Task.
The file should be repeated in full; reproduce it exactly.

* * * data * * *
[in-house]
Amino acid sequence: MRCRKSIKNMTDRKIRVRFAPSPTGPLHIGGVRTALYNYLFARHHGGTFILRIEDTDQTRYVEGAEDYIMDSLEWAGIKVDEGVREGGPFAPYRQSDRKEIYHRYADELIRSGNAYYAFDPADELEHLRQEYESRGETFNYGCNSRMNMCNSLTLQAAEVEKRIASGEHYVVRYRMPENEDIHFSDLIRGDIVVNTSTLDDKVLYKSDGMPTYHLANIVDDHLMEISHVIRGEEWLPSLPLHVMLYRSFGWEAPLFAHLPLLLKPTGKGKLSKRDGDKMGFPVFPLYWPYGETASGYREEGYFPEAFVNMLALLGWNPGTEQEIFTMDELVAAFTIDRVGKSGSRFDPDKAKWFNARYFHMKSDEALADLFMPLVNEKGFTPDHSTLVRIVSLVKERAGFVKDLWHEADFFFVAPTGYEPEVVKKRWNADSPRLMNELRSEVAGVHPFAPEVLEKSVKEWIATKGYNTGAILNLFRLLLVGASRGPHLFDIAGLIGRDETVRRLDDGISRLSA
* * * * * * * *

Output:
[in-house]
Amino acid sequence: MRCRKSIKNMTDRKIRVRFAPSPTGPLHIGGVRTALYNYLFARHHGGTFILRIEDTDQTRYVEGAEDYIMDSLEWAGIKVDEGVREGGPFAPYRQSDRKEIYHRYADELIRSGNAYYAFDPADELEHLRQEYESRGETFNYGCNSRMNMCNSLTLQAAEVEKRIASGEHYVVRYRMPENEDIHFSDLIRGDIVVNTSTLDDKVLYKSDGMPTYHLANIVDDHLMEISHVIRGEEWLPSLPLHVMLYRSFGWEAPLFAHLPLLLKPTGKGKLSKRDGDKMGFPVFPLYWPYGETASGYREEGYFPEAFVNMLALLGWNPGTEQEIFTMDELVAAFTIDRVGKSGSRFDPDKAKWFNARYFHMKSDEALADLFMPLVNEKGFTPDHSTLVRIVSLVKERAGFVKDLWHEADFFFVAPTGYEPEVVKKRWNADSPRLMNELRSEVAGVHPFAPEVLEKSVKEWIATKGYNTGAILNLFRLLLVGASRGPHLFDIAGLIGRDETVRRLDDGISRLSA